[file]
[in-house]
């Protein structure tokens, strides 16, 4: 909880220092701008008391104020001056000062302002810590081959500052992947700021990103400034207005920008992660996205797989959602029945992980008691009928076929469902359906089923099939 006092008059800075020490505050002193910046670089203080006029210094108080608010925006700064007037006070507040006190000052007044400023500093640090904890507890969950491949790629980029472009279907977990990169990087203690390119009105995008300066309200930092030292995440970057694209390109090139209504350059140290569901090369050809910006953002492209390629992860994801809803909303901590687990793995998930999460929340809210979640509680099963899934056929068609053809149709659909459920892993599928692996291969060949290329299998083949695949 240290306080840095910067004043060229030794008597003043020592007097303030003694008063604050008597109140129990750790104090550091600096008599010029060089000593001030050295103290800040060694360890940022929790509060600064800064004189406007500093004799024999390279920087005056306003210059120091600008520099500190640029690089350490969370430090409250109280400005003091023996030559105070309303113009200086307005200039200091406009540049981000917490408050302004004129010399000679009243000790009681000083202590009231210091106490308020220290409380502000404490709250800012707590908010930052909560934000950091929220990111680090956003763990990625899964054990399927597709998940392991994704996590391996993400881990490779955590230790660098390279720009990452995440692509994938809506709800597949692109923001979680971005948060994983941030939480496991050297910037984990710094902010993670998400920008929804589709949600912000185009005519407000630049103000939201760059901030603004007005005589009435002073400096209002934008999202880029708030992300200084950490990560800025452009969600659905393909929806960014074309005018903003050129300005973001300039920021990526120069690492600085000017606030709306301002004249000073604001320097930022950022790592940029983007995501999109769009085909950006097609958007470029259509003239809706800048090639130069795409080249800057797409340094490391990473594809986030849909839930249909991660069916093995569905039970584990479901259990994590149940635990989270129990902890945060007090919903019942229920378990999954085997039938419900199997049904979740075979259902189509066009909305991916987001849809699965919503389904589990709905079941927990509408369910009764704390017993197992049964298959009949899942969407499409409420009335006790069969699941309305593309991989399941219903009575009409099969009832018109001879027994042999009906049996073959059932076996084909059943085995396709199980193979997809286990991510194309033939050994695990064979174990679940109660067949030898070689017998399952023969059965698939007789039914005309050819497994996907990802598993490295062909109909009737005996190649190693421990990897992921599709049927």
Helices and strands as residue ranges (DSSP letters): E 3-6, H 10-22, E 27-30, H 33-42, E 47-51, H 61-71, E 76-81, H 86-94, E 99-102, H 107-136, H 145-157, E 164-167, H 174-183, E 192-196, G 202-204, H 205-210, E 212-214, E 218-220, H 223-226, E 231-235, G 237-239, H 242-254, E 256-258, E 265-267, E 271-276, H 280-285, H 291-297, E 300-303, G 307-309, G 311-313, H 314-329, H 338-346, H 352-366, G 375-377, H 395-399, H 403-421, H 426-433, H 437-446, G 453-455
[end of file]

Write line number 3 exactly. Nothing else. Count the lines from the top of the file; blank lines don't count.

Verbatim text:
Helices and strands as residue ranges (DSSP letters): E 3-6, H 10-22, E 27-30, H 33-42, E 47-51, H 61-71, E 76-81, H 86-94, E 99-102, H 107-136, H 145-157, E 164-167, H 174-183, E 192-196, G 202-204, H 205-210, E 212-214, E 218-220, H 223-226, E 231-235, G 237-239, H 242-254, E 256-258, E 265-267, E 271-276, H 280-285, H 291-297, E 300-303, G 307-309, G 311-313, H 314-329, H 338-346, H 352-366, G 375-377, H 395-399, H 403-421, H 426-433, H 437-446, G 453-455